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Zadie Smith Reads Work in Progress at 12th Speakers on the Square Lecture

Photo: Roderick Field

By Kristine Jannuzzi (CAS ’98)

Over 400 alumni and friends turned out to hear award-winning author and NYU professor Zadie Smith read from a new, unpublished novel at the 12th Speakers on the Square lecture on November 9. Smith read two contrasting excerpts, which she described as alternately melancholy and funny, from the unfinished novel that she has been working on for the past seven years. She said the main engine of the novel is encounters – a notion she later cited as an overarching theme in many of her works. “The idea of an encounter between two different people must be woven into my DNA,” she told the audience.

After the reading, Smith answered a number of questions about her writing process and her sources of inspiration. “I get inspired by other people’s writing. I rarely start inspired by real life instances,” she said. She went on to say that, as a writer, being obsessed with originality all the time is not necessarily a good thing. “The history of writing is an echo chamber across generations. Art works by influence and repetition – it’s not individual genius springing forth from the head of Zeus.”

Smith also addressed the relationship between politics and fiction. “You do have to believe that writing, in a more discreet and slow way, changes the way people that people are able to conceive of their world. Not one novel, for sure, but hundreds of novels and hundreds of writers in a communicative, metaphorical way.”

When asked how she sharpens her own writing skills, Smith said she seeks out new aesthetic experiences rather than employing specific techniques or writing exercises. “I read a lot, and I try to read outside of my comfort zone and challenge myself a little bit. A lot of this book came out of watching Antonioni films for the first time.” She added, “I just think you have to put yourself into the world and open yourself to new ideas. That’s what helps me most.”

Traci Brandon (CAS ’98) has been a fan of Smith’s since reading her award-winning first novel, White Teeth, and said she didn’t have to think twice about coming to see her at the Speakers on the Square lecture. “I'd read lots of interviews and articles about her, but I never actually heard her speak until last year when she did a talk at the New York Public Library. She was so funny and dry and British,” commented Brandon. “Tonight, I was struck by how great a reader of her own work she is. She really made the characters in her new book come alive for me. I can't wait to read it. I wish there had been a professor like her at NYU when I was there!”

Smith joined the faculty of NYU’s Creative Writing Program last year as Senior Professor of Fiction “to the delight of our entire community,” said Deborah Landau, director of the program. “Not every celebrated writer wants to teach, not every gifted writer can teach, and not every acclaimed writer cares to teach well. But even over the summer before classes began, Zadie initiated a dialogue with me over email about what it means to teach fiction with great integrity and deep concern for the students’ growth and well-being. It’s been a joy to have her with us to see that the same moral seriousness present in her fiction and critical work extends to her teaching.”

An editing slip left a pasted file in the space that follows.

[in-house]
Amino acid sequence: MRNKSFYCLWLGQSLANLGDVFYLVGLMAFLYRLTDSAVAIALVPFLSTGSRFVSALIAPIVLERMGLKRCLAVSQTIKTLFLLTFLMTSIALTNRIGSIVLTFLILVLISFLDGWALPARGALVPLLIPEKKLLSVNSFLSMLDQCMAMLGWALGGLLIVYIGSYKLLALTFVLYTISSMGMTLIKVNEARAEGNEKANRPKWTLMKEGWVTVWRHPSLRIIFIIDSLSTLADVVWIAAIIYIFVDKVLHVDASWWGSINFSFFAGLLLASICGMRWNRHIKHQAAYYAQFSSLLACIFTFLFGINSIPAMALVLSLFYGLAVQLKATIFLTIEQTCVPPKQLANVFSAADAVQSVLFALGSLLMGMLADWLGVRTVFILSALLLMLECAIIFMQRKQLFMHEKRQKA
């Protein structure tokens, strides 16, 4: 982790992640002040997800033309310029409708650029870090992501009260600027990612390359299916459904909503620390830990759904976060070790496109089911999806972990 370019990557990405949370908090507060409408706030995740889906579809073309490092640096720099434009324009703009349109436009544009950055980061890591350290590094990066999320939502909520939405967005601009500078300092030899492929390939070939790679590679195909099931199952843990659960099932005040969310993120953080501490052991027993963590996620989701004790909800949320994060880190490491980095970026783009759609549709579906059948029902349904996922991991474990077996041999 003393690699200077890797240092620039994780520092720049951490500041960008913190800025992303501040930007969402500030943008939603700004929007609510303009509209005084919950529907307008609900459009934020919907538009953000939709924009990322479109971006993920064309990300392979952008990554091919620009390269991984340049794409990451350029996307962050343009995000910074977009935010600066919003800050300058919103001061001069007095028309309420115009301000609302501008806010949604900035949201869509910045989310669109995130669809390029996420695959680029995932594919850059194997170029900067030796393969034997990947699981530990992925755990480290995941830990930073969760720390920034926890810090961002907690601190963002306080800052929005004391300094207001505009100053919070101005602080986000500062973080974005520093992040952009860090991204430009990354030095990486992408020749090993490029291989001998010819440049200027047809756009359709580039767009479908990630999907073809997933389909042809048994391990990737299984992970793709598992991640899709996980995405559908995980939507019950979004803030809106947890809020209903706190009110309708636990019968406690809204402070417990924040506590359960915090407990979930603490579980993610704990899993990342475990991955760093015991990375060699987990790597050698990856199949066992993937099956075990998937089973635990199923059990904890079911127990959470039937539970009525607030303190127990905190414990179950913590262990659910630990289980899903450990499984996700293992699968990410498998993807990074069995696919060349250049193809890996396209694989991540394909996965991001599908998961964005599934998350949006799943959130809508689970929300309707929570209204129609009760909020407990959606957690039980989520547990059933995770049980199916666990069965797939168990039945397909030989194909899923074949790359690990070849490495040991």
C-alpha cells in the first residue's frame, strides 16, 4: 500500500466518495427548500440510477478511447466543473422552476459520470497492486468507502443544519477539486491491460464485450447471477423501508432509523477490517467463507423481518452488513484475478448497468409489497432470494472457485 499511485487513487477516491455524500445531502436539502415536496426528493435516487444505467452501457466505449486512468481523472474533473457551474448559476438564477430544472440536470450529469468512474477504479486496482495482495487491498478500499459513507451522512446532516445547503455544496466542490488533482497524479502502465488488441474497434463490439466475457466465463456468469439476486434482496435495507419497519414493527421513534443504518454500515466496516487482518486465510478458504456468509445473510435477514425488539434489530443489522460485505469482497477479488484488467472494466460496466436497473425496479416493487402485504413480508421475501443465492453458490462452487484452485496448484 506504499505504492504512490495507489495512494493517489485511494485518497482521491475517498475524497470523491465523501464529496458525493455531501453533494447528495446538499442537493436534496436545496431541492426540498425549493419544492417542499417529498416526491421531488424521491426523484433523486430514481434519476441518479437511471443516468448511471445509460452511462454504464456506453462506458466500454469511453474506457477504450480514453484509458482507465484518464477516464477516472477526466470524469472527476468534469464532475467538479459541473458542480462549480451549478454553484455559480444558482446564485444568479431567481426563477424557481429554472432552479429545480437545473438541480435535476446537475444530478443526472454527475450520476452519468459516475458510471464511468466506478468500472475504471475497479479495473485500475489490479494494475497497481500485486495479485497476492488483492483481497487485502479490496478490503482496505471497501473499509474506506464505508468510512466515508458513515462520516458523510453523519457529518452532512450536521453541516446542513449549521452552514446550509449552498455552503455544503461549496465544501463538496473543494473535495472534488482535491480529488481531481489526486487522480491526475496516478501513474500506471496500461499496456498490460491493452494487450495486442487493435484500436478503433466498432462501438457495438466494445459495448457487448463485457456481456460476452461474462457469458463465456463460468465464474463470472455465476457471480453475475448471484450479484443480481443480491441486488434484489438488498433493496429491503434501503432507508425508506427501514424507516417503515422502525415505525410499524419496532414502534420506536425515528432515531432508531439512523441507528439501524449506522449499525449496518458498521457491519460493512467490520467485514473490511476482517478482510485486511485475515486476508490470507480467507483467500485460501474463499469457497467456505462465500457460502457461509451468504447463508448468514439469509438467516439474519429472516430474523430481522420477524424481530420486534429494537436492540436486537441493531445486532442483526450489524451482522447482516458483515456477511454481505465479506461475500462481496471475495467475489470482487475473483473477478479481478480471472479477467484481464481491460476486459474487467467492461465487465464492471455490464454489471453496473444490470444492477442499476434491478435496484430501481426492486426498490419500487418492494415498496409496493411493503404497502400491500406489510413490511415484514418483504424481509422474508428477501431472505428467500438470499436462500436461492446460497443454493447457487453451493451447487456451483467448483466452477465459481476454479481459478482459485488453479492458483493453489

Smith is one in an impressive group of accomplished writers teaching students in NYU’s Creative Writing Program, including E.L. Doctorow, Sharon Olds, Jonathan Safran Foer, Yusef Komunyakaa, Darin Strauss (GSAS ’97), Anne Carson, and Lydia Davis. “So many writers are under the roof of the house, it’s kind of thrilling,” said Landau. The program is one of the most distinguished in the country – the graduate program receives 600-800 applications each year, and in 2011, only 35 students were accepted. Some 200 writers give readings that are free and open to the public throughout the year at the Lillian Vernon Creative Writers House on West 10th Street. In addition, many graduate students take part in a number of literary outreach programs serving underserved and marginalized communities. “They teach writing to hospitalized children, severely disabled adults, disadvantaged public school children in New York City, and recent veterans of the wars in Iraq and Afghanistan,” explained Landau. “They’re giving to the community, and they’re also getting incredible life experience. And we think it makes them better writers.”

For more information about NYU’s Creative Writing Program, visit http://cwp.fas.nyu.edu/page/home. For more information about Zadie Smith, visit http://cwp.fas.nyu.edu/object/zsmith.html.

 

 

 

 

Art works by influence and repetition – it’s not individual genius springing forth from the head of Zeus.

– Zadie Smith

 

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